Colorado Gift Deed

Gift Deed for Real Estate Located in Colorado

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Gifts of Real Property in Colorado

Gift deeds convey title to real property from one party to another with no exchange of consideration, monetary or otherwise. Often used to transfer property between family members or to gift property as a charitable act or donation, these conveyances occur during the grantor's lifetime. Gift deeds must contain language that explicitly states that no consideration is expected or required. Ambiguous language, or references to any type of consideration, can make the gift deed contestable in court.

A lawful gift deed includes the grantor's full name and marital status, as well as the grantee's full name, marital status, vesting, and mailing address. Vesting describes how the grantee holds title to the property. Generally, real property is owned in either sole ownership or in co-ownership. For Colorado residential property, the primary methods for holding title in co-ownership are tenancy in common and joint tenancy. An estate conveyed to two or more persons vests as a tenancy in common unless otherwise specified ( 31-101, 38 C.R.S.). The primary characteristic of joint tenancy is the right of survivorship. In Colorado, when joint tenancy is declared, the right of survivorship is presumed ( 31-101, 38 C.R.S.).

As with any conveyance of realty, a gift deed requires a complete legal description of the parcel. Recite the source of title to maintain a clear chain of title, and detail any restrictions associated with the property. Each grantor must sign the deed in the presence of a notary public for a valid transfer. All signatures must be original.

A documentary fee is typically imposed on an instrument based on the amount of consideration paid for the transfer ( 13-102, 39 C.R.S.). However, since no consideration is exchanged when gifting real property, these conveyances are exempt ( 13-102(2)(a), 39 C.R.S.). This exemption should be indicated on the first page of the instrument.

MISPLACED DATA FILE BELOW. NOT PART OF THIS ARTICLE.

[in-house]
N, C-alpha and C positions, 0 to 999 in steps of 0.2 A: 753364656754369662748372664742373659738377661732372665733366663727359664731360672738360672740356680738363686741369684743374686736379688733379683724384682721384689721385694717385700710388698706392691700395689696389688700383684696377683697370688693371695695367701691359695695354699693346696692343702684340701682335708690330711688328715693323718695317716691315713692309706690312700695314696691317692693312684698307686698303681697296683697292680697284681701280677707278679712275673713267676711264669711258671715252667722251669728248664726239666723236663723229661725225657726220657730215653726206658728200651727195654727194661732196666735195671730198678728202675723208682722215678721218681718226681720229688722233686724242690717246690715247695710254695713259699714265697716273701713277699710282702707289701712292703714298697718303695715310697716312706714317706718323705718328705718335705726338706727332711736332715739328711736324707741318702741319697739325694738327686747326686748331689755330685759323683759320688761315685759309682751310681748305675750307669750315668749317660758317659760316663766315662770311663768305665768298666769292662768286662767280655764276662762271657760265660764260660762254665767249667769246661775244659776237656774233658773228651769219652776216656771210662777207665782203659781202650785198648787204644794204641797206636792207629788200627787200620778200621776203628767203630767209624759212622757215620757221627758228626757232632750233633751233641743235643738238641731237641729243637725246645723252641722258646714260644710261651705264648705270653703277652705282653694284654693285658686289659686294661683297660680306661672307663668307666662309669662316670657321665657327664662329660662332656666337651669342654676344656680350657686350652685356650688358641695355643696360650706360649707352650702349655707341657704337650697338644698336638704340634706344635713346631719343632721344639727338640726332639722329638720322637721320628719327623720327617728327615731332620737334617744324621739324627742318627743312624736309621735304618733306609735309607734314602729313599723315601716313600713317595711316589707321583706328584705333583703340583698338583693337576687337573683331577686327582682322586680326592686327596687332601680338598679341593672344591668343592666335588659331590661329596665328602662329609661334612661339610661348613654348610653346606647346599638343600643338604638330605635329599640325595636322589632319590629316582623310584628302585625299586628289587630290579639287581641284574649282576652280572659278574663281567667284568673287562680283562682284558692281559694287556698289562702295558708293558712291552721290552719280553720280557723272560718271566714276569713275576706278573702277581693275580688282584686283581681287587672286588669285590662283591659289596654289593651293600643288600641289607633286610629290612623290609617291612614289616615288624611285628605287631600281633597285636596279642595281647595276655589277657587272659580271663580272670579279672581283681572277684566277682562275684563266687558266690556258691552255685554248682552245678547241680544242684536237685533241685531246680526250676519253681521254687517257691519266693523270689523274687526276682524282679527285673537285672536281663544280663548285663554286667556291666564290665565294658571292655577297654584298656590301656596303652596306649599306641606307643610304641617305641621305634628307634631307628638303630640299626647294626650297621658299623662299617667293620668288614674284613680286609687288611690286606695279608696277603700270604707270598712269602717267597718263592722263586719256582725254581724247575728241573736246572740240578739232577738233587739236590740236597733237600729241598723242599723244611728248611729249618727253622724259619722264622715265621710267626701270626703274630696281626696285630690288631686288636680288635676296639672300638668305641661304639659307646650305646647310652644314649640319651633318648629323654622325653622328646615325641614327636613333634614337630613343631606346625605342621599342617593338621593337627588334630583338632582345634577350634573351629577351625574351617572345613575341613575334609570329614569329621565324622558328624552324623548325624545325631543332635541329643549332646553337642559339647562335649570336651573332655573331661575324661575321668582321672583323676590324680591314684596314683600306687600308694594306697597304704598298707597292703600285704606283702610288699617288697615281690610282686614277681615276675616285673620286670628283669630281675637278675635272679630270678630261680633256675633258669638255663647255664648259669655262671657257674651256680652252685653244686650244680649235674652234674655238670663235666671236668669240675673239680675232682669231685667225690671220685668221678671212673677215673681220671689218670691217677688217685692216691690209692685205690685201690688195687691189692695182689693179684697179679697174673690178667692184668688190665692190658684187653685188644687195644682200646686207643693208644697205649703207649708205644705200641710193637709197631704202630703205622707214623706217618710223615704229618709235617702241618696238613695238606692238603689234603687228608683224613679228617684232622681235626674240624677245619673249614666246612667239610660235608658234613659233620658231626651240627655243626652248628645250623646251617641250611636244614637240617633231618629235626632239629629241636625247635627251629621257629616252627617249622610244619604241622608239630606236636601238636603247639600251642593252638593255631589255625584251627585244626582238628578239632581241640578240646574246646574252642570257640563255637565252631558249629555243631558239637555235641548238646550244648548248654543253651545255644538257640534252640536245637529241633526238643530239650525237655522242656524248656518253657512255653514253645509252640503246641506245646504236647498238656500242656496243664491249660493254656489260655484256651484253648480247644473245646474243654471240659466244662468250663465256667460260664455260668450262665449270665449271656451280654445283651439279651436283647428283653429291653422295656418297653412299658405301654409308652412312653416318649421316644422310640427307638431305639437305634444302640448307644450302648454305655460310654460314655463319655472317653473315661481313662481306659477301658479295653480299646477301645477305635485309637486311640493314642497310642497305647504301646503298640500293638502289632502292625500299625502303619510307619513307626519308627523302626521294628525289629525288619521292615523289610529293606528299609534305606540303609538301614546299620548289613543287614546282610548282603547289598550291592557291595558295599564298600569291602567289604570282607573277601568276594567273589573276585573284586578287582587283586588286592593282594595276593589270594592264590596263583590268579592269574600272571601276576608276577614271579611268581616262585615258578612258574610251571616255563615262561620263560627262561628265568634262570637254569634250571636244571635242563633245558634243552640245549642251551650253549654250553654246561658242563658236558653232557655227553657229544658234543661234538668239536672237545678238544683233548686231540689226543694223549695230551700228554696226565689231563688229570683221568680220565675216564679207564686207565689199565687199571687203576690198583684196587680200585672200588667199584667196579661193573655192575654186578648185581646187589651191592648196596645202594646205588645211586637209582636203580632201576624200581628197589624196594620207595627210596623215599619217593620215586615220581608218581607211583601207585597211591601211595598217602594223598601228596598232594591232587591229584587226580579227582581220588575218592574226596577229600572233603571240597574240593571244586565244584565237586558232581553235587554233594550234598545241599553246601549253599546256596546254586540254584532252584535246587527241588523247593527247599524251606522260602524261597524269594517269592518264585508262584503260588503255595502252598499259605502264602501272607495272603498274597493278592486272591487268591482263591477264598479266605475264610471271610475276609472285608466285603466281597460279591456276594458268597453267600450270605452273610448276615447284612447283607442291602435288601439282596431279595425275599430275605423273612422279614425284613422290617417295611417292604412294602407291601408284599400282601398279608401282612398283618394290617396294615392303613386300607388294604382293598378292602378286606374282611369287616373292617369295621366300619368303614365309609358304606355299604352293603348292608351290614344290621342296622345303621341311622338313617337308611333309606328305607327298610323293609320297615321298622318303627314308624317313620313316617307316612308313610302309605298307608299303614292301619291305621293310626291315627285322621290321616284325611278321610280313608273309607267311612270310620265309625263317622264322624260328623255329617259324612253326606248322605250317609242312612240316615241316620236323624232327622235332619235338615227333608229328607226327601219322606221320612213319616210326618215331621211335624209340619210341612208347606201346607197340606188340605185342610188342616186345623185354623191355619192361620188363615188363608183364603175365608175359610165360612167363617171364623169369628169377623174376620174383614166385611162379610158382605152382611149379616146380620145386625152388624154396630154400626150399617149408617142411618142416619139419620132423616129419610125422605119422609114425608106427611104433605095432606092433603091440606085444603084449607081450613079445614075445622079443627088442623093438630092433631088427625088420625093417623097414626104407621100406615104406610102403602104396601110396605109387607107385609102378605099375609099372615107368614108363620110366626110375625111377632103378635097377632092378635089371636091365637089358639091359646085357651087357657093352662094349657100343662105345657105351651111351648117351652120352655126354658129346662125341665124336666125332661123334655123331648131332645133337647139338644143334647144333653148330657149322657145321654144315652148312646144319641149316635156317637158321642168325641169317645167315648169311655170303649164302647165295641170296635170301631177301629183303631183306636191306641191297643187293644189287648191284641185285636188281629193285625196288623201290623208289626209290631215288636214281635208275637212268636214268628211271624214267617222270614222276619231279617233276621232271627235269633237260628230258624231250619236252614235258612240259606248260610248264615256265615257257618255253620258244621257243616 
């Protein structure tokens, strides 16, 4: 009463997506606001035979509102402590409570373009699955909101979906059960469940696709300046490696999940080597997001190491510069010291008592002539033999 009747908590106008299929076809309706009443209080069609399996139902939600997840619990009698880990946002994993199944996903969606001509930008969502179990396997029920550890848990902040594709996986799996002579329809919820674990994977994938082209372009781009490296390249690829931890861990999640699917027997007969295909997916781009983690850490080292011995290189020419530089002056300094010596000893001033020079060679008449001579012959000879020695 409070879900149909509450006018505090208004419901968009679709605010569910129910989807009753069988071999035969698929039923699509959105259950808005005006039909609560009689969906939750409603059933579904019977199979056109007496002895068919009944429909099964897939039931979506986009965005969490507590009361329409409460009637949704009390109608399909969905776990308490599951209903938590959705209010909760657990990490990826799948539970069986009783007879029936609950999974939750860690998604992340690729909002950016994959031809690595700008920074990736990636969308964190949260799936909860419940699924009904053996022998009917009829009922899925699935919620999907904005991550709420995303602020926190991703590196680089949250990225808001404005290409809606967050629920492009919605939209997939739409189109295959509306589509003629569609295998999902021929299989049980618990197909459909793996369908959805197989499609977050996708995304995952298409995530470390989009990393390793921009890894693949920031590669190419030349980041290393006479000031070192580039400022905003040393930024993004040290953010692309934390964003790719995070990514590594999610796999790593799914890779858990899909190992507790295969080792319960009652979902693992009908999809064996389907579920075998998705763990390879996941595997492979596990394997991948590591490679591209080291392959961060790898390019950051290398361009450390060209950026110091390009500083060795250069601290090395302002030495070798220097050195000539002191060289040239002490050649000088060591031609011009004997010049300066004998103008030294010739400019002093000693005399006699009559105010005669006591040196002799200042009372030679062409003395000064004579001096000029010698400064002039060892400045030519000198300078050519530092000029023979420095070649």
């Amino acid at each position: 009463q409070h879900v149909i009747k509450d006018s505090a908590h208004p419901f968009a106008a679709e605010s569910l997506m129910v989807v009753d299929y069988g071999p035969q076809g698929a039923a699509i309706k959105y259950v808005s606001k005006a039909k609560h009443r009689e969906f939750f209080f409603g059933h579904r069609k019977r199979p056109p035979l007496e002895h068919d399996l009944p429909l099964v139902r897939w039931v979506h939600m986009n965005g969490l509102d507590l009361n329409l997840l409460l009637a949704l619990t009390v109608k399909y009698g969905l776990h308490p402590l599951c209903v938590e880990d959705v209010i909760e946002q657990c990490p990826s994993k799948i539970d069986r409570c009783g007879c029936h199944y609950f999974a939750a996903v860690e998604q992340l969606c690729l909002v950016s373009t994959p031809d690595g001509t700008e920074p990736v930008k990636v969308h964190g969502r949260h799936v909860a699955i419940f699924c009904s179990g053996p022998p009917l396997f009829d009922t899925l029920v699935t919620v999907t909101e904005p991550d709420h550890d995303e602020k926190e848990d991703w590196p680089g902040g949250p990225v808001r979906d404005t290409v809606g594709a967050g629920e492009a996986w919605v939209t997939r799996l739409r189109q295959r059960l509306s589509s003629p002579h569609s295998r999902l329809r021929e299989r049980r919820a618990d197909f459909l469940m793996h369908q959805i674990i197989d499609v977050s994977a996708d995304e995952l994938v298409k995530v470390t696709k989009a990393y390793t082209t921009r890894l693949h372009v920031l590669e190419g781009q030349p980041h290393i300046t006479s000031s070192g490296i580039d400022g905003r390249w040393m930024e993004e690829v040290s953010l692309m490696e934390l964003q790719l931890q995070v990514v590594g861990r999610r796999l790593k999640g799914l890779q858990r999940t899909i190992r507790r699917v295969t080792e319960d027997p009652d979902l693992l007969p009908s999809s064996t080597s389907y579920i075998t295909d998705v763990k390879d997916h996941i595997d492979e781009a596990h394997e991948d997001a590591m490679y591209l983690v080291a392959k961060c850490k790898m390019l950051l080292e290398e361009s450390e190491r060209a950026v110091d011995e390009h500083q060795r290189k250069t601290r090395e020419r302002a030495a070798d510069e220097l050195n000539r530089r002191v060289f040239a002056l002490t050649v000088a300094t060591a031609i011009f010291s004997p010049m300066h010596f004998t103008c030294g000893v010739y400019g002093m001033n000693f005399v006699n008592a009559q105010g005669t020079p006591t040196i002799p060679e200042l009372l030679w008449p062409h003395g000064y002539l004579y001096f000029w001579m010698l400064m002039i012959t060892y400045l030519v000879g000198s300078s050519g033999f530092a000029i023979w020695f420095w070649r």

In Colorado, a real property transfer declaration (TD-1000) is required for all conveyance documents. This form can be completed by either the grantor or the grantee, and it must be filed with the instrument ( 14-102(1)(a), 39 C.R.S.). Record the completed deed, along with any additional materials, in the clerk and recorder's office of the county where the property is located. Contact the same office to verify accepted forms of payment.

With gifts of real property, the recipient of the gift (grantee or donee) is not required to declare the amount of the gift as income, but if the property accrues income after the transaction, the grantee is responsible for paying the requisite state and federal income tax.

In Colorado, there is no state gift tax. For questions regarding state taxation laws, consult a tax specialist. Gifts of real property in Colorado are, however, subject to the federal gift tax. The person or entity making the gift (grantor or donor) is responsible for paying the federal gift tax; however, if the donor does not pay the gift tax, the donee will be held liable.

In accordance with federal law, individuals are permitted an annual exclusion of $15,000 on gifts. This means that if a gift is valued below $15,000, a federal gift tax return (Form 709) does not need to be filed. However, if the gift is something that could possibly be disputed by the IRS -- such as real property -- a donor may benefit from filing a Form 709.

This article is provided for informational purposes only and is not a substitute for the advice of an attorney. Contact a Colorado lawyer with any questions about gift deeds or other issues related to the transfer of real property.

(Colorado Gift Deed Package includes form, guidelines, and completed example)

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